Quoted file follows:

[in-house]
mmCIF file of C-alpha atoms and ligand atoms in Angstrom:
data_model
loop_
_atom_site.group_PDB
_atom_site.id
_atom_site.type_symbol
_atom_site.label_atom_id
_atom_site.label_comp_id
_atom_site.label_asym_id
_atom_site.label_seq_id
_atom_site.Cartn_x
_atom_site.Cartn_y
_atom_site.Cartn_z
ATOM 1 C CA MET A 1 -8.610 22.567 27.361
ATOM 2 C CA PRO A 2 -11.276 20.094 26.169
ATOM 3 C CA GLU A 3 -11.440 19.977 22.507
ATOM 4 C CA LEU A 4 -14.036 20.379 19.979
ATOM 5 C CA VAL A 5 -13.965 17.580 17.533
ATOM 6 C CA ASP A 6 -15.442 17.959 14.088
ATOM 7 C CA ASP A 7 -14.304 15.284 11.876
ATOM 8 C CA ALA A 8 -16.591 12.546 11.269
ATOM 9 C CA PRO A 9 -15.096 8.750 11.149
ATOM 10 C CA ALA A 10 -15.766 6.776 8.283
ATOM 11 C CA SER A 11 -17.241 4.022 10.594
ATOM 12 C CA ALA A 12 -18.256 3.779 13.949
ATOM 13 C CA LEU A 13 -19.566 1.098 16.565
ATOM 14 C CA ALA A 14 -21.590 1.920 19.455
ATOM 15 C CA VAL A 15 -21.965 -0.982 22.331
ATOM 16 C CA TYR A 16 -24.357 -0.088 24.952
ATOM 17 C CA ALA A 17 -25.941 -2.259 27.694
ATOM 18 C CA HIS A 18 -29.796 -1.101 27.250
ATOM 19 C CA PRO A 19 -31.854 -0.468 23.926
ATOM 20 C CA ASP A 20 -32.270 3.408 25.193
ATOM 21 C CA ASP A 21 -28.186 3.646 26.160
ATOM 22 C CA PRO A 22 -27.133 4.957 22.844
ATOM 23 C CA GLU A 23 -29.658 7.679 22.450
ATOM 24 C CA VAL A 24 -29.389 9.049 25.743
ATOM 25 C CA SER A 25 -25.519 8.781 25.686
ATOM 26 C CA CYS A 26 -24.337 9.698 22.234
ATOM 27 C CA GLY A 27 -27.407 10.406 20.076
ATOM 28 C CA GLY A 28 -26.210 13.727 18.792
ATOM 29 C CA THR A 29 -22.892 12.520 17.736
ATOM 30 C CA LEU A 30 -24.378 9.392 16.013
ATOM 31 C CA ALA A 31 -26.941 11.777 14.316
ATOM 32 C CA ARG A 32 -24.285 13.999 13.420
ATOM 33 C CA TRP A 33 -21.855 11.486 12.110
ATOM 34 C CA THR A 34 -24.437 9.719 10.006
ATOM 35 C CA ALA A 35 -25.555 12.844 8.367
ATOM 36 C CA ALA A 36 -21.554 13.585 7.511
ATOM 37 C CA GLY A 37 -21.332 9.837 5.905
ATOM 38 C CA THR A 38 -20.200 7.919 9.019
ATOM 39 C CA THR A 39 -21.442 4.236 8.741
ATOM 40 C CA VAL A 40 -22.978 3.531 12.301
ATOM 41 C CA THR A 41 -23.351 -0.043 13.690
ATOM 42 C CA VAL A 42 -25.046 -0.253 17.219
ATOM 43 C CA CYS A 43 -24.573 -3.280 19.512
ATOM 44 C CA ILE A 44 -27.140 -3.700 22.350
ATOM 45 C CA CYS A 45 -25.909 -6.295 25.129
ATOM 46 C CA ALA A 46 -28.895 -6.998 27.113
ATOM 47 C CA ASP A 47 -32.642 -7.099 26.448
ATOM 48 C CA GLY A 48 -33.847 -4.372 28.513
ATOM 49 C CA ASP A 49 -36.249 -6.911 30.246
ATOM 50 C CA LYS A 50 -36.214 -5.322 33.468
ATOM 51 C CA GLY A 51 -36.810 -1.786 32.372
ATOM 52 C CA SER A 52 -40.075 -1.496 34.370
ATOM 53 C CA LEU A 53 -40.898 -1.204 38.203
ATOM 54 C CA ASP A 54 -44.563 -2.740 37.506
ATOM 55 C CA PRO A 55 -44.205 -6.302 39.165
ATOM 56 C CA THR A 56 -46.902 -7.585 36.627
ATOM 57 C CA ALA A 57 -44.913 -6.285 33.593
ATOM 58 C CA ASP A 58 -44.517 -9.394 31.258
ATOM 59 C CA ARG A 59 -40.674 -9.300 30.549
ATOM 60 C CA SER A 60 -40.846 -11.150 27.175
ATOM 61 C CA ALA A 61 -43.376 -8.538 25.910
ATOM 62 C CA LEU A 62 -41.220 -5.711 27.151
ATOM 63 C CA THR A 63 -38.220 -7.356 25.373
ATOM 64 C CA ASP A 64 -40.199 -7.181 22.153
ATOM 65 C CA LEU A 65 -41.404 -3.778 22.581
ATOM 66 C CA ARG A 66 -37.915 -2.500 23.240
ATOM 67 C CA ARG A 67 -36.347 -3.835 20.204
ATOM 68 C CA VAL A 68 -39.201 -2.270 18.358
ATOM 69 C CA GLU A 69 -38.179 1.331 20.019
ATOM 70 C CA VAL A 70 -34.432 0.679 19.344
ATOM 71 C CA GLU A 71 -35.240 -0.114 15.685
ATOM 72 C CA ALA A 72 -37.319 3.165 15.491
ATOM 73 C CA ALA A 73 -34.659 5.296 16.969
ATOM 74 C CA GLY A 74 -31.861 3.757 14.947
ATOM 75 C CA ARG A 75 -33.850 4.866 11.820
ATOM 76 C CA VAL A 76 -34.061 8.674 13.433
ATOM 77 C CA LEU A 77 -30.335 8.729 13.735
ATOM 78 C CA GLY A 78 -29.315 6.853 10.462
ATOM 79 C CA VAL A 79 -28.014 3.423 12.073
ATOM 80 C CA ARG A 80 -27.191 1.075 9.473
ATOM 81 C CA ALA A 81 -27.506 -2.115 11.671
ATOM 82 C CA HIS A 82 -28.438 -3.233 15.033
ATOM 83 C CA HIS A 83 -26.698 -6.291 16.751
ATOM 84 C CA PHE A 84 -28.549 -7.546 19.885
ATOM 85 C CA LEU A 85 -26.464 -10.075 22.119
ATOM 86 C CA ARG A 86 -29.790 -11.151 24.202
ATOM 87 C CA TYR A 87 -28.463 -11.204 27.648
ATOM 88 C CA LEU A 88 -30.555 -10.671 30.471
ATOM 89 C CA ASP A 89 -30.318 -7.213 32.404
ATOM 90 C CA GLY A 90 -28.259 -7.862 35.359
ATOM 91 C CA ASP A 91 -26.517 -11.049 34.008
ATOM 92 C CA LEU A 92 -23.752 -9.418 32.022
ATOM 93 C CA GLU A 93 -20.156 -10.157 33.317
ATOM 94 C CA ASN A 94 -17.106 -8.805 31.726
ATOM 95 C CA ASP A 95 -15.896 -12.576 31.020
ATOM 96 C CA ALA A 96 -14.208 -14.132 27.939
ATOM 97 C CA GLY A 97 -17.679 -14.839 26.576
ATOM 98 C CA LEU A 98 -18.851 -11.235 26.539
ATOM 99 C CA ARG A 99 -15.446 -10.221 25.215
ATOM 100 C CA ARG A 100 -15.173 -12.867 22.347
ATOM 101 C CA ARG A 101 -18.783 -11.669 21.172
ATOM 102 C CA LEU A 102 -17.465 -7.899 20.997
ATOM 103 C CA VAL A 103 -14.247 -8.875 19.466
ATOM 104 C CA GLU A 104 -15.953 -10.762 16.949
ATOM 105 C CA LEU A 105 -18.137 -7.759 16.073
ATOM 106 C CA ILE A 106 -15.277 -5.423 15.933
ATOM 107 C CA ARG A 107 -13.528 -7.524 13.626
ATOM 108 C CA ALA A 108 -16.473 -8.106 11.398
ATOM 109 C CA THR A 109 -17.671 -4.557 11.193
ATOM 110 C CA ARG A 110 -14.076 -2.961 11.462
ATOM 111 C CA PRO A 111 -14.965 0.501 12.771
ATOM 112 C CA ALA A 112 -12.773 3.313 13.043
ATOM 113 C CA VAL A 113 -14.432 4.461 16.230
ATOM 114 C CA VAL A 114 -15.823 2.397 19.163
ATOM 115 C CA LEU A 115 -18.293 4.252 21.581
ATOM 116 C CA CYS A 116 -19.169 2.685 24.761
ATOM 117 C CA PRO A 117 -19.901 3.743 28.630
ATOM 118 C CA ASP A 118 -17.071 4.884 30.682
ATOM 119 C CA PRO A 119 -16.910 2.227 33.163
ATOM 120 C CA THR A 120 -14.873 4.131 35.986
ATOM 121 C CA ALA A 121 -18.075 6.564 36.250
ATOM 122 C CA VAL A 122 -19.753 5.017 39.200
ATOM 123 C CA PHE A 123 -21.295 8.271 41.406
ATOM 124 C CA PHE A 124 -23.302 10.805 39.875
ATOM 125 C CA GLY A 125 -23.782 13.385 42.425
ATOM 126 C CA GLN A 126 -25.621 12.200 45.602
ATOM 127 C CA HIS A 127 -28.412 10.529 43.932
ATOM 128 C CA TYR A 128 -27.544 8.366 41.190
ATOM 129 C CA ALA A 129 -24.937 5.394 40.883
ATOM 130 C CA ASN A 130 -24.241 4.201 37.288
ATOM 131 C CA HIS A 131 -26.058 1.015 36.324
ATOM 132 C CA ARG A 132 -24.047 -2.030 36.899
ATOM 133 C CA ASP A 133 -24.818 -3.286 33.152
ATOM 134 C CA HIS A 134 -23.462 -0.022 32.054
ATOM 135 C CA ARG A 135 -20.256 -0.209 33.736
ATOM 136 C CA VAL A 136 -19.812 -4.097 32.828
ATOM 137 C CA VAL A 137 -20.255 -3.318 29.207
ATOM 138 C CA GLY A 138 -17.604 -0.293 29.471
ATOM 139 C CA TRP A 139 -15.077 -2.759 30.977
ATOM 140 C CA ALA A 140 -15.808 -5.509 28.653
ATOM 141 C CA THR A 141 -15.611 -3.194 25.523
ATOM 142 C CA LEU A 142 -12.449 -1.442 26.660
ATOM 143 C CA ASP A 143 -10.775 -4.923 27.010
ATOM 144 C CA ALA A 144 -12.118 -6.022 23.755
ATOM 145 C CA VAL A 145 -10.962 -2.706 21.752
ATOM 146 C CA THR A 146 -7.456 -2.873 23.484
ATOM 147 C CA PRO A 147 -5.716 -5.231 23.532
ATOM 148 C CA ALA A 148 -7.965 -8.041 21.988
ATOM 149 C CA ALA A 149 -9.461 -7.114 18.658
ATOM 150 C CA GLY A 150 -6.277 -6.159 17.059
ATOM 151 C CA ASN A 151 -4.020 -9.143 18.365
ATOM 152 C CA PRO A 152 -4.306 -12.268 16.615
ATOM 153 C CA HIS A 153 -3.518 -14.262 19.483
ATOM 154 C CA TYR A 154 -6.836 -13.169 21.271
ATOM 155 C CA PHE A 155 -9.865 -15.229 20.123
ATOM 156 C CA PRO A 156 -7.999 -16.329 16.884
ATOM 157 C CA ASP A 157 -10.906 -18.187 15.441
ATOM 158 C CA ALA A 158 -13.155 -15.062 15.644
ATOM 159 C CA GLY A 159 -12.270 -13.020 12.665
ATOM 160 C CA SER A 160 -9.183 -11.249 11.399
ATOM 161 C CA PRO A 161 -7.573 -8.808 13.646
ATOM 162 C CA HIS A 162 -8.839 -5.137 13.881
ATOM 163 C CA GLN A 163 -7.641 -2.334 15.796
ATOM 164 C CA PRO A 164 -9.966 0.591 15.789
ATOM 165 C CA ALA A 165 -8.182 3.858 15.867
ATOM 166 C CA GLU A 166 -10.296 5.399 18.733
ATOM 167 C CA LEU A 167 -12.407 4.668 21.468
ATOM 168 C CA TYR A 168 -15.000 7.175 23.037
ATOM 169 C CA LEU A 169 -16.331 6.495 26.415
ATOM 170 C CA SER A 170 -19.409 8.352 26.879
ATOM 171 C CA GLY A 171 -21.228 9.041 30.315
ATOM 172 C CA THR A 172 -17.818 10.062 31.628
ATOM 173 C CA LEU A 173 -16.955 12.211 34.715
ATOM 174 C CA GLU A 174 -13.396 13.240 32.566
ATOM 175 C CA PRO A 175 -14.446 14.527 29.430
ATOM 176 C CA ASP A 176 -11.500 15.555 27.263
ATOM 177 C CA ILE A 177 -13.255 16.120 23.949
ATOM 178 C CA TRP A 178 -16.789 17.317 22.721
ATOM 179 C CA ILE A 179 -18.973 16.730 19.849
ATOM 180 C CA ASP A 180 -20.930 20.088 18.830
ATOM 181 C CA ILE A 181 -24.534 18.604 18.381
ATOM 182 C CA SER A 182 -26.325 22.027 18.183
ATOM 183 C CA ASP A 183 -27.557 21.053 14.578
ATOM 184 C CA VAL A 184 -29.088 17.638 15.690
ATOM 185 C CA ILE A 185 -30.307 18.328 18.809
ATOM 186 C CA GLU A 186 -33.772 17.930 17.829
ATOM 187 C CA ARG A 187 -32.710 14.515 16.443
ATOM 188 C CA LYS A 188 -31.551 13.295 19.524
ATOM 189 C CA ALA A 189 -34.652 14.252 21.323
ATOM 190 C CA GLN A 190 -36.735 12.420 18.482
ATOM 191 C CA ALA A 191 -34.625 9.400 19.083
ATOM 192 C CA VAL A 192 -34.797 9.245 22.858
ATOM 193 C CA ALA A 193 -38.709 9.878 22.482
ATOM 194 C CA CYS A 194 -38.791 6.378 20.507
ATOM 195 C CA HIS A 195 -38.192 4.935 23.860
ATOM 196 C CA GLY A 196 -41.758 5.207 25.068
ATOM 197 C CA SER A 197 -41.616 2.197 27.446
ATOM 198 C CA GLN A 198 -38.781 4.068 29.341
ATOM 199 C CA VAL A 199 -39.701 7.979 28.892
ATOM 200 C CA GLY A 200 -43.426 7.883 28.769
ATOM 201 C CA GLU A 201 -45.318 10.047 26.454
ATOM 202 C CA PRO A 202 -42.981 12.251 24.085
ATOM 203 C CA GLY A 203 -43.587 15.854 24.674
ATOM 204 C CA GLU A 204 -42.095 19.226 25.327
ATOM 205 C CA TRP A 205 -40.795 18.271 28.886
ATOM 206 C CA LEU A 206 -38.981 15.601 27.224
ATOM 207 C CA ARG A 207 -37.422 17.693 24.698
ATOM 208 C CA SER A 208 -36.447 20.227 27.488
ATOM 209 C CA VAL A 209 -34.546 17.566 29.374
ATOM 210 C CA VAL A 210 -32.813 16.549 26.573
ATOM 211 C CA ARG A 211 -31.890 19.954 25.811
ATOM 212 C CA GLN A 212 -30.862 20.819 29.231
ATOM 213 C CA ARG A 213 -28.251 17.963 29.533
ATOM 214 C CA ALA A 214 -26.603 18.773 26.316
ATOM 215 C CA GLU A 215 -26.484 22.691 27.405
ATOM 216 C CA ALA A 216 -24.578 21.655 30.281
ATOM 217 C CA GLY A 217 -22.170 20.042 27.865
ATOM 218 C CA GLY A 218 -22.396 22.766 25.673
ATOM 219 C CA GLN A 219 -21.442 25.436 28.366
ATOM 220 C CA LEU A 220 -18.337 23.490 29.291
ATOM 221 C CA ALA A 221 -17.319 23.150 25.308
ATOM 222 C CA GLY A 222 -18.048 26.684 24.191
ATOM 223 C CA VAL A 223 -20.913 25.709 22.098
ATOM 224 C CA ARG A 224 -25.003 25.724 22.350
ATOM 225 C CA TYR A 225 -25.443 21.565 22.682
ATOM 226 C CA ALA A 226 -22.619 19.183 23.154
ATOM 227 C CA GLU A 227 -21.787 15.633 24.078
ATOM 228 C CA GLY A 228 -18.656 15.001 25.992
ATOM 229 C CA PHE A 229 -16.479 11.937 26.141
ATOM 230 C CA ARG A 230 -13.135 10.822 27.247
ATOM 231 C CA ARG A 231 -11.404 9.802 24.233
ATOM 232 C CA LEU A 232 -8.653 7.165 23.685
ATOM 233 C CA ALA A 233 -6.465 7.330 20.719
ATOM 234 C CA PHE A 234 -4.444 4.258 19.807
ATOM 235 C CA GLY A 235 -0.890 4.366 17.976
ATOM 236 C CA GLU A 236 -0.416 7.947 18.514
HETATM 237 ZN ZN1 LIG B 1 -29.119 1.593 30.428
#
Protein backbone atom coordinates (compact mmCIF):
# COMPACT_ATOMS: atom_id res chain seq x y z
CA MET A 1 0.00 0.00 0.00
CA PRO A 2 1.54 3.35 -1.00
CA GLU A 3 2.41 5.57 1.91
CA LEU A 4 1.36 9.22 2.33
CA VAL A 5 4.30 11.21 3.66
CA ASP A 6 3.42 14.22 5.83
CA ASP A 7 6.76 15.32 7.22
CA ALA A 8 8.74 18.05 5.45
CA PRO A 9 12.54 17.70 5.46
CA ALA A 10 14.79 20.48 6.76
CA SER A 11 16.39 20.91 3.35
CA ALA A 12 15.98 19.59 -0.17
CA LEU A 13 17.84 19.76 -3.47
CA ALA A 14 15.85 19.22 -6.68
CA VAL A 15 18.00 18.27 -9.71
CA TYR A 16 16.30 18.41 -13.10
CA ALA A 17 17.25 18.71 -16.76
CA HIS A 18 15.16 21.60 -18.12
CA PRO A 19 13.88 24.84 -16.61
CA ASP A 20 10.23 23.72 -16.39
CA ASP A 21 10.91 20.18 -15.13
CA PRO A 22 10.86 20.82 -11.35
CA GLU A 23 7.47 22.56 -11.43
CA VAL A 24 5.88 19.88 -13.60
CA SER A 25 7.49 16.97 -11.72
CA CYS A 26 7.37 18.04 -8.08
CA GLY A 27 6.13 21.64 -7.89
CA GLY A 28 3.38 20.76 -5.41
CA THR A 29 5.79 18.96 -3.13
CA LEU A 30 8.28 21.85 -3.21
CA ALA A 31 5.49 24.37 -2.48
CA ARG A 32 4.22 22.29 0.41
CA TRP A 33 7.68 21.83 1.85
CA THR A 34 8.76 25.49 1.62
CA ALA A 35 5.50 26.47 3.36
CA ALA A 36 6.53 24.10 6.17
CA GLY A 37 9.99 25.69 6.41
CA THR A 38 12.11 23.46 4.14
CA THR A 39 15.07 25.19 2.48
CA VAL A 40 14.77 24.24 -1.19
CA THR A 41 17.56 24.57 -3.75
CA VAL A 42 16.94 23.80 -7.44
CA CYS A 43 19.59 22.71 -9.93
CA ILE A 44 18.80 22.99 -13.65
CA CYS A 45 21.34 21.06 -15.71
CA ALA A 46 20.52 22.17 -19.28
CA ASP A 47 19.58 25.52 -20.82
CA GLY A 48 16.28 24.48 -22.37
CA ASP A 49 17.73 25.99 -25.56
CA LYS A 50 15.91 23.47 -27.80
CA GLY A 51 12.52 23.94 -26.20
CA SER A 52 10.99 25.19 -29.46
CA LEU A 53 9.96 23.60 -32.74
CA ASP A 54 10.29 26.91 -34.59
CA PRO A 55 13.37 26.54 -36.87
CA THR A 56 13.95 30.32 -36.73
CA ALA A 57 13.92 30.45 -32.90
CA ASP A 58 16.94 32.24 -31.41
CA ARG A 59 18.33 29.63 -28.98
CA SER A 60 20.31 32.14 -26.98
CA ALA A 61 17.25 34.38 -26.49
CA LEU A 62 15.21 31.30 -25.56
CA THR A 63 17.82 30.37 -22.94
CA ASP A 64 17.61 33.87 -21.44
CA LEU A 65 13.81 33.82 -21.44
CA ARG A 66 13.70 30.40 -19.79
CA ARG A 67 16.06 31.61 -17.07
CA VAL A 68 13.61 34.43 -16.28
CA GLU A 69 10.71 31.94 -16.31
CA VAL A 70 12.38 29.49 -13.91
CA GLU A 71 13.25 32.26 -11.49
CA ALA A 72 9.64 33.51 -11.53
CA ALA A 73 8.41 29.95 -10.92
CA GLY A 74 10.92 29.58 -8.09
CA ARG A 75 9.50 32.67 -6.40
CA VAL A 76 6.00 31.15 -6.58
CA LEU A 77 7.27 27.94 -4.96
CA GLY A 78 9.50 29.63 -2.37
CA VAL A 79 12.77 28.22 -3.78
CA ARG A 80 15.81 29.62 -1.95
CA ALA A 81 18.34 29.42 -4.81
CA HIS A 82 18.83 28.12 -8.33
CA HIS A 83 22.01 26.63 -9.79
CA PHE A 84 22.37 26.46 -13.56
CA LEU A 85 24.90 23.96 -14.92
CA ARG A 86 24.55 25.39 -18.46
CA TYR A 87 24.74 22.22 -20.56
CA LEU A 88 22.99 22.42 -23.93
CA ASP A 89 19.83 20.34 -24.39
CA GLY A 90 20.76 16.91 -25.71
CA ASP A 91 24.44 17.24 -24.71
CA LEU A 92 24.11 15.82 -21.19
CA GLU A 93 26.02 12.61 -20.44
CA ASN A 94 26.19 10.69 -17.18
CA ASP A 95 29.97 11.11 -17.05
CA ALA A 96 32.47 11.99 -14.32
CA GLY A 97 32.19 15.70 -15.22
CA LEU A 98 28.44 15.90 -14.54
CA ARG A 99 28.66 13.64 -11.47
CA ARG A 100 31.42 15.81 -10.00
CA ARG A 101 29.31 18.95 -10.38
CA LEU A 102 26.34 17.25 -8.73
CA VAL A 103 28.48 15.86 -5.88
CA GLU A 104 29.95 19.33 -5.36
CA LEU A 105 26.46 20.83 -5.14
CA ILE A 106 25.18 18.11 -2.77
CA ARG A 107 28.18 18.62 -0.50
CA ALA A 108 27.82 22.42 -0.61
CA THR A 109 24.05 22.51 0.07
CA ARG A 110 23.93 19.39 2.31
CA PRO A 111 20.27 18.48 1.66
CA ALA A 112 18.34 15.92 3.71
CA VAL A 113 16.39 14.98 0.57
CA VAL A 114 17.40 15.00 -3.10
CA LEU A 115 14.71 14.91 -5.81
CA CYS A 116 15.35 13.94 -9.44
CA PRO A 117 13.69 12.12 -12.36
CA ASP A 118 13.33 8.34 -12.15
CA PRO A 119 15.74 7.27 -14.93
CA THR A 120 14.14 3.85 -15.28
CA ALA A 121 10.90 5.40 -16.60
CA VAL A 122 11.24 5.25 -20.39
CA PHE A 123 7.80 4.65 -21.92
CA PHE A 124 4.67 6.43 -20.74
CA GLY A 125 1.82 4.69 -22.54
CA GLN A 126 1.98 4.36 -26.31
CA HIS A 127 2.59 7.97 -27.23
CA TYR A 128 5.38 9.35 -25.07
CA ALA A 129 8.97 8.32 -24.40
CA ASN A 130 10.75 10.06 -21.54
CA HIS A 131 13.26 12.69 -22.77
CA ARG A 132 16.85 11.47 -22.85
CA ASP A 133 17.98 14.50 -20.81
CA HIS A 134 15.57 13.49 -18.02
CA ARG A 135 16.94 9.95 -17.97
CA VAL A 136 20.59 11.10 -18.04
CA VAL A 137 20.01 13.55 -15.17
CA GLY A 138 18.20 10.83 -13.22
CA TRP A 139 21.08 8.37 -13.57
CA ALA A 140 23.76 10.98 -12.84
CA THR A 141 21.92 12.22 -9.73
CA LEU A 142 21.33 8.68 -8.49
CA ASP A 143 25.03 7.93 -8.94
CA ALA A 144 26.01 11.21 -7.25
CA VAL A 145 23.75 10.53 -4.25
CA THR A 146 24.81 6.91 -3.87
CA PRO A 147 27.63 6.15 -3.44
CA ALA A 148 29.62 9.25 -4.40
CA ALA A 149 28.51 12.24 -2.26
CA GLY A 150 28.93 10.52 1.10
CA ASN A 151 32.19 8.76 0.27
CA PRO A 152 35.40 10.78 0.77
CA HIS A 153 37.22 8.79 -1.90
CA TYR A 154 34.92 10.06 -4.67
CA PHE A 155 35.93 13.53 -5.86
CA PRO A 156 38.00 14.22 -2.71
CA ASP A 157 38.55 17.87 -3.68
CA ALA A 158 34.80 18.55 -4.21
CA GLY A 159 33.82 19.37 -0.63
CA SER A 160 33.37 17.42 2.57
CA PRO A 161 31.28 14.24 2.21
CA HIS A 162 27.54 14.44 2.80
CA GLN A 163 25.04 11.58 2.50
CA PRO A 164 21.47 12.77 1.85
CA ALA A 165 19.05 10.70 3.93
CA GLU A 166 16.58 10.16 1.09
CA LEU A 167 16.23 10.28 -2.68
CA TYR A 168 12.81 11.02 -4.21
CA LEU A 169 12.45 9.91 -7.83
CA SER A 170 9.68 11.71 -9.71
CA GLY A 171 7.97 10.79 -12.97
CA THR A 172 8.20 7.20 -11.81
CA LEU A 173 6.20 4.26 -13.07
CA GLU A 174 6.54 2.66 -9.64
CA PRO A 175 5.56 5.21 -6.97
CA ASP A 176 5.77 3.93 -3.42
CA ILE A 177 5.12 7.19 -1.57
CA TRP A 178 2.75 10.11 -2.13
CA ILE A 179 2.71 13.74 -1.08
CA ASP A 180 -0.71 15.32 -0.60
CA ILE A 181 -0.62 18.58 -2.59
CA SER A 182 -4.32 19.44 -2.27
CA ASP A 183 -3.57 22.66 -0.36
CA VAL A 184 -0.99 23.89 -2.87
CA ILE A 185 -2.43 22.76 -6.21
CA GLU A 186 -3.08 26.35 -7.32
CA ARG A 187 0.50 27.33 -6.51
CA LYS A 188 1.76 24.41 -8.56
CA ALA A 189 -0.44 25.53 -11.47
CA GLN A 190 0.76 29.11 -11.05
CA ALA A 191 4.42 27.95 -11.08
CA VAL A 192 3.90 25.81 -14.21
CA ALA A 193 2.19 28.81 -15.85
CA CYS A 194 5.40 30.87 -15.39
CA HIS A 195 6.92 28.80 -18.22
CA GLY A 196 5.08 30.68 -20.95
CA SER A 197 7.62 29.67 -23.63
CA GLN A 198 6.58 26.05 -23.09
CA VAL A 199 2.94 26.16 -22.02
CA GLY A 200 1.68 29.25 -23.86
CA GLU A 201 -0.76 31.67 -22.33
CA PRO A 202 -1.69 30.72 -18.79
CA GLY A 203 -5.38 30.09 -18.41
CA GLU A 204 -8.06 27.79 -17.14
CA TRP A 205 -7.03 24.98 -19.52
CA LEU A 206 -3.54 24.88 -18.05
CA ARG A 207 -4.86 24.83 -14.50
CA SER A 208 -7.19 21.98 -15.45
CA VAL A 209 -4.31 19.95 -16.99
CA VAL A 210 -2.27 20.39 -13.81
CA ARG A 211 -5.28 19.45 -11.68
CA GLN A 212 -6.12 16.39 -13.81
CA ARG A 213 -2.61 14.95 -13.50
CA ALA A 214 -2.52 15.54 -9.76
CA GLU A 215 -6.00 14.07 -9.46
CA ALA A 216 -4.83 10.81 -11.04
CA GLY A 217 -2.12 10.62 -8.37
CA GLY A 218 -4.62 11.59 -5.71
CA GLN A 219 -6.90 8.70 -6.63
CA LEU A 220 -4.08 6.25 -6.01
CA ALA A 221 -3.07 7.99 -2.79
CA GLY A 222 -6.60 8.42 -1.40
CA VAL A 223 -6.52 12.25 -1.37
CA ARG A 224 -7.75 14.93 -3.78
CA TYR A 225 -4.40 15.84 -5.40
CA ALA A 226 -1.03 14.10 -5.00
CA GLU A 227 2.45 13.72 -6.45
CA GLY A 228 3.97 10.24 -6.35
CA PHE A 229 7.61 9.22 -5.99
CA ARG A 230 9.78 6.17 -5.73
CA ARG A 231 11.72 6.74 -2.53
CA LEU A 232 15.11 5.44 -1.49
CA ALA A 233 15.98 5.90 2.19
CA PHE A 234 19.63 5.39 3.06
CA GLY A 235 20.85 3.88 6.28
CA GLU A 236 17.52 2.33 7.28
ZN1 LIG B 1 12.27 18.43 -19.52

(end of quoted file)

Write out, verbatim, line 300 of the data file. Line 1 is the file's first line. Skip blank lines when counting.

CA ALA A 46 20.52 22.17 -19.28